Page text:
And here is the costume head in the dining room tonight. I painted the eyes. The head is lined with a piece of blanket. It looks like it did when I made it! When I put on the mask this past weekend, Penny the Goldendoodle (Laura and James’ dog) growled and turned and left the room. My daughter-in-law made the ceramic jack-o-lantern in grade school and I saved it from the trash when she pitched it.
When Anna was a baby I made her a sock monkey out of a pair of Rockford Red Heel Socks, just as I had done for her father when he was little. The sock monkey didn’t get much playtime and I didn’t make anymore for the other three grandchildren. At Christmas I noticed Anna using the sock monkey like a puppet with the other kids at breakfast. Everyone was laughing and she was enjoying playing with her(it is a girl and her name is Mrs. Sock Monkey) She asked me if I could make her a pink sock monkey. I said I didn’t know how I could because I didn’t know at the time you could buy PINK red heel socks.
Last weekend when I visited, the old sock monkey had not only a bed made from a Costco box, covered in blanket but there was a small basket added as a bunk with a junior sized sock monkey wrapped up in a hand knitted dishrag (the sock monkey was one of Murphy the Airedale’s former toys!- every dog needs a sock monkey).
And to Anna and Maura’s surprise, I showed up with two pairs of PINK red heel socks I found online. Laura brought over her portable sewing machine and I sat at the kitchen table stitching up the legs and arms. Anna helped stuff the limbs. The girls were really excited to watch the socks turn into monkeys. I embroidered the eyes and nostrils with some variegated cotton yarn I had as a knitting project.
The next morning as they were waiting to go to church, I had them open the front door to get some available light for a photo of them with their monkeys. Strawberry and Blueberry are their names. Blueberry has blue eyes like Maura and that’s how they can tell them apart. I used a 1/5 shutter speed -handheld -which is really not a good idea. Too much camera shake.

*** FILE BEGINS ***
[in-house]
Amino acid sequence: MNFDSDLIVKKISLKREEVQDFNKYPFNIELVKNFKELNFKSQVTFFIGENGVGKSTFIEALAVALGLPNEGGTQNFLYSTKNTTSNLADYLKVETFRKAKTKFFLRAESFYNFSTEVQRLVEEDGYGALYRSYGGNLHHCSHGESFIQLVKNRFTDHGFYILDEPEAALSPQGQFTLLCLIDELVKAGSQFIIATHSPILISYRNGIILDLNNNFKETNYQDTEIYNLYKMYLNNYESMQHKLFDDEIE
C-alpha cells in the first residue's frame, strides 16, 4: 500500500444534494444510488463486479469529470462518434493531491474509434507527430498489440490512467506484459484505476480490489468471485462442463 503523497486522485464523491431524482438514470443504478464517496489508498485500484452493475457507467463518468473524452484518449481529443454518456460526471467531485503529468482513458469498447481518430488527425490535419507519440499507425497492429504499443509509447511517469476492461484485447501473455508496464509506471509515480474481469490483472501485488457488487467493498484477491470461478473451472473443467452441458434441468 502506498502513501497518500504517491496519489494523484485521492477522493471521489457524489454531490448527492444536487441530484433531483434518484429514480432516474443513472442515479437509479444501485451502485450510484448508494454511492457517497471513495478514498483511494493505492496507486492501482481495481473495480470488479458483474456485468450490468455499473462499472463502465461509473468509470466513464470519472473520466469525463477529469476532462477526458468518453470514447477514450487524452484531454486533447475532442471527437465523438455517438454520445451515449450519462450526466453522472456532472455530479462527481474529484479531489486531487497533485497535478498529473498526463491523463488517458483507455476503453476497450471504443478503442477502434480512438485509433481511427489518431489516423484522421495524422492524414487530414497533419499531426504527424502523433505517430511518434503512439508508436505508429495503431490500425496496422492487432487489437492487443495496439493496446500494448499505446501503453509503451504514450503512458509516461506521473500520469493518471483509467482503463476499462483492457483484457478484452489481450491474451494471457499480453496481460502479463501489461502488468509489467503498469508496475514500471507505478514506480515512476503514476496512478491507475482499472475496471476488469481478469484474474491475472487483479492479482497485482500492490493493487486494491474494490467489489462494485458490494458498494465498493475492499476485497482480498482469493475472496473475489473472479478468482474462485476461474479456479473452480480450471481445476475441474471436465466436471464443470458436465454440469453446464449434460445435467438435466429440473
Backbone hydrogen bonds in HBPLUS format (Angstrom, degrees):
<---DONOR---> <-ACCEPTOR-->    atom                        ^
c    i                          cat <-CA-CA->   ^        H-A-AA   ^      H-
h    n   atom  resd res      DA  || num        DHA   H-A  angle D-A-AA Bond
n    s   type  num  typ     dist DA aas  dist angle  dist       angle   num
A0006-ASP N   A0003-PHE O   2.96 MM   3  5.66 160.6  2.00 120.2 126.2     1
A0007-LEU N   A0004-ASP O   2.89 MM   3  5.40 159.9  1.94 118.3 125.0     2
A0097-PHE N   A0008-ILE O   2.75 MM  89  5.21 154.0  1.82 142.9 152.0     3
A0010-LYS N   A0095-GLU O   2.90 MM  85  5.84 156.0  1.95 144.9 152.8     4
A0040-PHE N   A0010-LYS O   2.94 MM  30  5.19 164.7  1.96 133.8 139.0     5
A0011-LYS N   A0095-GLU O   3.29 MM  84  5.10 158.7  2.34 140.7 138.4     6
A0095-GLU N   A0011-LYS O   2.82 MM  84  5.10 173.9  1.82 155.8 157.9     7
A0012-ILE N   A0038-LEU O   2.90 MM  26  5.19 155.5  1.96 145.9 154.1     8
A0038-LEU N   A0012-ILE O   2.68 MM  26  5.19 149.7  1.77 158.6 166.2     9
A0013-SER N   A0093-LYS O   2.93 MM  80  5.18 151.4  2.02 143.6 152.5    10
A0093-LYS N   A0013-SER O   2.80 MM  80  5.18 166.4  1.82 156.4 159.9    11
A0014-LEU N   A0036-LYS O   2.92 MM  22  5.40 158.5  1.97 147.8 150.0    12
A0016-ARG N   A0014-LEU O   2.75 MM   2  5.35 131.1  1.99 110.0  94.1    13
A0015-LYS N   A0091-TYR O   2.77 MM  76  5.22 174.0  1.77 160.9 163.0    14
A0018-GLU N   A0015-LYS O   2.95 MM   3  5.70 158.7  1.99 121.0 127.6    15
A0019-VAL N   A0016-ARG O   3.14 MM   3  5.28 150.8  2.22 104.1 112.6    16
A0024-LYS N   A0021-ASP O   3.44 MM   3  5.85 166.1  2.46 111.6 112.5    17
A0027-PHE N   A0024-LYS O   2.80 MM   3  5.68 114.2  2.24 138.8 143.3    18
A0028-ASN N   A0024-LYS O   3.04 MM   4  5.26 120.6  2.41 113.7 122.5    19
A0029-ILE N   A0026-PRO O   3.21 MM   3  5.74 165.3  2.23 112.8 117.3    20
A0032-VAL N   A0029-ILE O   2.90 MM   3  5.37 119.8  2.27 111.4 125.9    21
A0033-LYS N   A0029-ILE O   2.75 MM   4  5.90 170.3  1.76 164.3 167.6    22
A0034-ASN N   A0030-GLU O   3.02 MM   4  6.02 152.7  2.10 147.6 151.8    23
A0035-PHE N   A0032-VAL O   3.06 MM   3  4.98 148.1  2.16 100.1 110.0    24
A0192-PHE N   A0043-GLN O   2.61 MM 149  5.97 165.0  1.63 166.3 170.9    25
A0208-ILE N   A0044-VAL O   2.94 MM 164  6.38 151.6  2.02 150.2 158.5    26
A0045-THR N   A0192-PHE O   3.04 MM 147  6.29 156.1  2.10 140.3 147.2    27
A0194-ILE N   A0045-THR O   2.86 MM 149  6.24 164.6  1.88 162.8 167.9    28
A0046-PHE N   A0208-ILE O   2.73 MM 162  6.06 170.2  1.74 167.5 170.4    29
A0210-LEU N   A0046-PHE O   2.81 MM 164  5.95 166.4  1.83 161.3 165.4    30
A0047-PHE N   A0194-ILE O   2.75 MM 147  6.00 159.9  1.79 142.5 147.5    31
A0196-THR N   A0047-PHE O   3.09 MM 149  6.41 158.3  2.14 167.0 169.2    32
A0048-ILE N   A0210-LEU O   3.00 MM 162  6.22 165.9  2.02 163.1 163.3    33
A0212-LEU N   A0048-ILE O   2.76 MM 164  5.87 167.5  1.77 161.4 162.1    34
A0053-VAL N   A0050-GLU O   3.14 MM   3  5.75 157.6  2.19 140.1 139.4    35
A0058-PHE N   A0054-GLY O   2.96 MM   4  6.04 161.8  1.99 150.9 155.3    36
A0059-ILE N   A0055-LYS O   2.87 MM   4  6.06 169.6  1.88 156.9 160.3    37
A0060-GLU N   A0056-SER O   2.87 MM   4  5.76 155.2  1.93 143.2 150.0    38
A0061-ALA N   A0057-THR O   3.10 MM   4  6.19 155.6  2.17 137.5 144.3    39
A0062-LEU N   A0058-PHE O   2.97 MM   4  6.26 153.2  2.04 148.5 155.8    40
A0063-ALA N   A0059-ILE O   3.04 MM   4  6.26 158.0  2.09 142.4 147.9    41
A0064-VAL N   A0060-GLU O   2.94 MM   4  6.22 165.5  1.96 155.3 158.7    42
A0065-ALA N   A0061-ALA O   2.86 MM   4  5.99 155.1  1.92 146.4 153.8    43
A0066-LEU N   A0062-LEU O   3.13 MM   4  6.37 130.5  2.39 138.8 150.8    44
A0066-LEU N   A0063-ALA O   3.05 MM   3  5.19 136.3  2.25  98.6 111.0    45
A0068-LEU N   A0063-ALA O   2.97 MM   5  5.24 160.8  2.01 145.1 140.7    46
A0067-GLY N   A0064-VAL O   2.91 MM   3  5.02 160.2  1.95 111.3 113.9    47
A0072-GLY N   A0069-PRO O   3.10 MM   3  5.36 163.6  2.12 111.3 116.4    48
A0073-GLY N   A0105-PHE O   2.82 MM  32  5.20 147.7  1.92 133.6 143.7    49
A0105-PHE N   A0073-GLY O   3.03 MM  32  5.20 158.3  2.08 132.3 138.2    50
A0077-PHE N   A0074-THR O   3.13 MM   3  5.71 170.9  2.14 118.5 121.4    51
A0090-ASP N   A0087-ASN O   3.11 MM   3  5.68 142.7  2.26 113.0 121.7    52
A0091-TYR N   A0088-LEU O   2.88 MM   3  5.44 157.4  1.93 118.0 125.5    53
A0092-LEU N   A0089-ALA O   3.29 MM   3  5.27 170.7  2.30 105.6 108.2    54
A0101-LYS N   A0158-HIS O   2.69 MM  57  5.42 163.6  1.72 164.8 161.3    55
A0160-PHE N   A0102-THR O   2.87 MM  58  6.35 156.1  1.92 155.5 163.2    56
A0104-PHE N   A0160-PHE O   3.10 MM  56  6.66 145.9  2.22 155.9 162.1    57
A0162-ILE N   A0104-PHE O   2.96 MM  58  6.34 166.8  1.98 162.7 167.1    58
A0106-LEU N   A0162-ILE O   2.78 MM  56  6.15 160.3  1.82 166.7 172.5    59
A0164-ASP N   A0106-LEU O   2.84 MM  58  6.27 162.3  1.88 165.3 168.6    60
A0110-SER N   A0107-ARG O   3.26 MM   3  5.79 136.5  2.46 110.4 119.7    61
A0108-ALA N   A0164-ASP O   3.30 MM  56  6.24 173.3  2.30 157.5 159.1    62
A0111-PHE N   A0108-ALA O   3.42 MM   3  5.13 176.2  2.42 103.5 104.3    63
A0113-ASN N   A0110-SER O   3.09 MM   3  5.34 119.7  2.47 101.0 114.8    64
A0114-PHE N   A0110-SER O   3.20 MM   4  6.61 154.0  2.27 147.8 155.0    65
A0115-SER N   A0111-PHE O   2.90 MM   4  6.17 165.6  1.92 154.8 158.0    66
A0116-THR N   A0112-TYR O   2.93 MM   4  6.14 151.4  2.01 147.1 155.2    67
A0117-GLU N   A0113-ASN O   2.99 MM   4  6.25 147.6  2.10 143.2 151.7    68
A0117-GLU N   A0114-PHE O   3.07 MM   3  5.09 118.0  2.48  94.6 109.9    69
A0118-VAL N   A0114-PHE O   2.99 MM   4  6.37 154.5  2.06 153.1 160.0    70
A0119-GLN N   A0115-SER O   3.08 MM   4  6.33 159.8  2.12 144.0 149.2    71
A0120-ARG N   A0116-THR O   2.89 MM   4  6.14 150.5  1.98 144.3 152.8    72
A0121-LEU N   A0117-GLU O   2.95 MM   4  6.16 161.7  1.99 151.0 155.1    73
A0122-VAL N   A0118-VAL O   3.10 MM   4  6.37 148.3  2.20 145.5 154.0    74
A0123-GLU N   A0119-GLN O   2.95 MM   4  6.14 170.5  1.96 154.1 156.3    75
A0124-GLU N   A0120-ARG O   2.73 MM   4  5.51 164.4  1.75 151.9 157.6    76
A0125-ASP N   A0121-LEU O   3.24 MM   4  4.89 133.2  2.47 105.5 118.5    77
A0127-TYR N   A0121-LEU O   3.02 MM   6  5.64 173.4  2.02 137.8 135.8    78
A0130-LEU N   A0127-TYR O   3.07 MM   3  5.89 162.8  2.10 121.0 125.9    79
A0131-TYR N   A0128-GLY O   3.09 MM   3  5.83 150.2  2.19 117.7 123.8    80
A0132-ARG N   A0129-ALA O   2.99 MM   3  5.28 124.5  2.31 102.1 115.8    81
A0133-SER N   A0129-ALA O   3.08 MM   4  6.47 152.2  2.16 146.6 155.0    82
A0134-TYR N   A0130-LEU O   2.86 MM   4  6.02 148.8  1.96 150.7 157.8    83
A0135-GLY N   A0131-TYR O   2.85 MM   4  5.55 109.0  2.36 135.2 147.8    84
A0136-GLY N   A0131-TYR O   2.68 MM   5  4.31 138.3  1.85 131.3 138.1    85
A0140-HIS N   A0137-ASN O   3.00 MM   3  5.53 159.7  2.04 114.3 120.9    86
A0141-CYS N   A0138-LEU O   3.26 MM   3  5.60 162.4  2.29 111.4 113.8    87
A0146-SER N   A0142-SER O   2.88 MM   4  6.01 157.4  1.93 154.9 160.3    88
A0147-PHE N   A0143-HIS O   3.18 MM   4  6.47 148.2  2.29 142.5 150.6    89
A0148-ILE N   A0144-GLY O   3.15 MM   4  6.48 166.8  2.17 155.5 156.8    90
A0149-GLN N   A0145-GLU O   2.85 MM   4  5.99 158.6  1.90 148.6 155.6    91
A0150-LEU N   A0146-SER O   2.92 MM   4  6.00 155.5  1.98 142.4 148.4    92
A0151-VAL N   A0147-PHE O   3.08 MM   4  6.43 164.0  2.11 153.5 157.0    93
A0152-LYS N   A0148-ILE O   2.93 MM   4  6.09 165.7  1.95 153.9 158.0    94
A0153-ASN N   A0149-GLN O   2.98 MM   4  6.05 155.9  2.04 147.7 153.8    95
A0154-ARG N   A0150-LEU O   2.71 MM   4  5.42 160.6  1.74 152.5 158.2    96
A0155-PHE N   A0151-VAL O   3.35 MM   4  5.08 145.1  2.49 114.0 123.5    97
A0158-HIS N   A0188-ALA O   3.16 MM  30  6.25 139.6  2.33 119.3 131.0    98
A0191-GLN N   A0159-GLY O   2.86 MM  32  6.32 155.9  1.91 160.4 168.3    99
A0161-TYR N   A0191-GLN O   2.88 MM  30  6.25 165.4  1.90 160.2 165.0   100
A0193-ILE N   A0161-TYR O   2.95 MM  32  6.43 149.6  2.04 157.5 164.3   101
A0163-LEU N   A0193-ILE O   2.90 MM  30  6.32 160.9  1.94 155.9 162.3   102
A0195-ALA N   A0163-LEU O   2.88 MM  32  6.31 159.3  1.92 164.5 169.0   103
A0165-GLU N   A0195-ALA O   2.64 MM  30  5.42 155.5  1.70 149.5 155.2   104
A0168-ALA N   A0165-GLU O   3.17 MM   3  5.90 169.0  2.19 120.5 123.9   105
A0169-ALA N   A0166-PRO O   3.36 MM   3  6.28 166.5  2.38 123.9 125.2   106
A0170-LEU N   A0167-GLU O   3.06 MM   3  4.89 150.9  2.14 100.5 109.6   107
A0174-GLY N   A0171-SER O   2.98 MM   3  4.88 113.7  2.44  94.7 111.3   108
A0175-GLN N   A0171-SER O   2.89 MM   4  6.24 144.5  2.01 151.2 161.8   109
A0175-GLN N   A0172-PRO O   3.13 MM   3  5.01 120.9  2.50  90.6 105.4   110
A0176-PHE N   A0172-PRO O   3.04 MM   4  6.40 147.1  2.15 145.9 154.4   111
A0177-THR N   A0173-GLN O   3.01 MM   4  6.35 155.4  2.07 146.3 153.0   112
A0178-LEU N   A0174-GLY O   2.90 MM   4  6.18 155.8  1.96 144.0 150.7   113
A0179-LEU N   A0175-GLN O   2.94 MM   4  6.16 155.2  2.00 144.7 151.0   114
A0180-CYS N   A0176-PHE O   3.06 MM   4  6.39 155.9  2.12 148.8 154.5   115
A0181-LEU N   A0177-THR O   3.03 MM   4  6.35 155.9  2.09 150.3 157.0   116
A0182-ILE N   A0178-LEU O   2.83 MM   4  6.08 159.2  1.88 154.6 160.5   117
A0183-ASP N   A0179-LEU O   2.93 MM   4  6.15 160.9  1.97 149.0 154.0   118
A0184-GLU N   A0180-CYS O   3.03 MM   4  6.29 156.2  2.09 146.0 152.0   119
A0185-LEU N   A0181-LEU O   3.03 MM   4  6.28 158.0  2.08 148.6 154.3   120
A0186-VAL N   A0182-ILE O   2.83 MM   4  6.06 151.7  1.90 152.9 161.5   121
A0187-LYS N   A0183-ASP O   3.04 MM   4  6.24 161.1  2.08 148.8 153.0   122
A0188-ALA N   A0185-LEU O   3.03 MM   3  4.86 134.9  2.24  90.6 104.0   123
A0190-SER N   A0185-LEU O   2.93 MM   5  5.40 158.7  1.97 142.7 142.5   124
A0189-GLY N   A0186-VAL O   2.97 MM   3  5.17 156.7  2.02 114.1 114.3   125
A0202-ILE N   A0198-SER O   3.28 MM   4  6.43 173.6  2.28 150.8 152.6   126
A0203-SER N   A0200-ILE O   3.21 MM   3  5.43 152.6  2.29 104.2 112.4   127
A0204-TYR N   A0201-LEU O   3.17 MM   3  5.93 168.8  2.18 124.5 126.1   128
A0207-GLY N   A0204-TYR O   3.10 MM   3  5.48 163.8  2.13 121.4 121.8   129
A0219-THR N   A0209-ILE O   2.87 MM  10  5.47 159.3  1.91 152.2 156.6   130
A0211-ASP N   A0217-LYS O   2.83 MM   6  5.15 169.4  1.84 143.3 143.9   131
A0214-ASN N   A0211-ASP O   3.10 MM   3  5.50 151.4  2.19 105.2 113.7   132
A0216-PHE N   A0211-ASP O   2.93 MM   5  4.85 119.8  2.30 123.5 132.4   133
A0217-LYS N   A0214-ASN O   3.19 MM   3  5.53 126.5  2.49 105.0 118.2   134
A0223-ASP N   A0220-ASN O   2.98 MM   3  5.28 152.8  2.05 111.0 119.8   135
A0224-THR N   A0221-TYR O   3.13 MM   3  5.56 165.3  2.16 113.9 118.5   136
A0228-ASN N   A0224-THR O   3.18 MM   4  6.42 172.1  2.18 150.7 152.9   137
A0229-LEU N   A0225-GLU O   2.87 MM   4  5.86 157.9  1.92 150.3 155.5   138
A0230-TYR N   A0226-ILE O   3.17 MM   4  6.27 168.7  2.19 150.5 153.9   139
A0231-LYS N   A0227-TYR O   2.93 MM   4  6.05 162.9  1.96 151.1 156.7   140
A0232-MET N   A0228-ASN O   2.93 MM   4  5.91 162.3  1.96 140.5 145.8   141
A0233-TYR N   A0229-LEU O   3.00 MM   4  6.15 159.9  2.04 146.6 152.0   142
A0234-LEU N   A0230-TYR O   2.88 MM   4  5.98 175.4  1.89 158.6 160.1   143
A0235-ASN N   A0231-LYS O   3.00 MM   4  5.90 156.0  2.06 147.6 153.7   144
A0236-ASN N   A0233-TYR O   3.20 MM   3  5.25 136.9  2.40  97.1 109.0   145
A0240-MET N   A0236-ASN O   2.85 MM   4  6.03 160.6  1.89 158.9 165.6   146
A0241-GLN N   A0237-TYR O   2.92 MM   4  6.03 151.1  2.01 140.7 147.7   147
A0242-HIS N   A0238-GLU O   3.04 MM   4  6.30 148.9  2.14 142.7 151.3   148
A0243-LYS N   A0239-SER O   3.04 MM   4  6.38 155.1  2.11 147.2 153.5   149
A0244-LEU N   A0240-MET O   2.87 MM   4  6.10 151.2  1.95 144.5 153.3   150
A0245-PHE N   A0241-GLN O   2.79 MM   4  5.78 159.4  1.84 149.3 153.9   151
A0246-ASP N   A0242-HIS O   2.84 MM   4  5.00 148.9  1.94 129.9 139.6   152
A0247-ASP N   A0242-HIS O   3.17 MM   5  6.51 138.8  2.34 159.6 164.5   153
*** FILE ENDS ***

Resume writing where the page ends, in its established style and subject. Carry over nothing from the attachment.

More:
The snow in the night added some reflected light but the winter morning was fairly gray. Murphy decided to come and see what was happening outside and Anna thought he would make a good horse for the monkeys. Murphy didn’t even mind. He remained undisturbed even though Maura was squealing excitedly. Then Anna wrote sock monkey on the condensation inside the storm door glass. I love that all the fancy toys are ignored and the homemade bed out of box and a couple of pairs of socks, transformed into monkeys, delighted the girls. I told Anna how Aunt Mary and I went to the Sock Monkey Museum in Rockford, Illinois.
Spools and spools of thread. Silk. Cotton. Metallic. All colors. Some shimmer. Rich colors. Waiting to be selected, a length cut and the needle threaded. The embroidery comes alive under the artist’s fingers stitching. I had asked Joan B if I could photograph her thread as I have another photo from before but today the light was so nice. She made coffee in a French Press and homemade sticky buns, a Fiesta bowl full of fresh fruit cut up and mixed with yogurt and honey. An indoor garden of color! And the little cushioned chair holds the needles and pins.
Colors Create a Feeling
And these invite me
to think Spring.
Sunday night Thunderstorm-
March lions roar a day early.
From the archives. My sister noticed I post a lot of food on the blog. It’s true. Tonight it could have been the pesto on penne and the apple plum one crust pie. Instead I went to an old folder. You probably didn’t know there’s a Sock Monkey Exhibit in the Midway Village Museum in Rockford IL. Mary and I went when we were visiting family. The Rockford socks are no longer manufactured in Rockford but by Fox River Mills in Osage Iowa. I have made a few sock monkeys in my day. People have feelings about Sock Monkeys.There is a convention called Sock Monkey Madness in Rockford. They call the monkey Nelson after the man who invented the knitting machine that made the socks.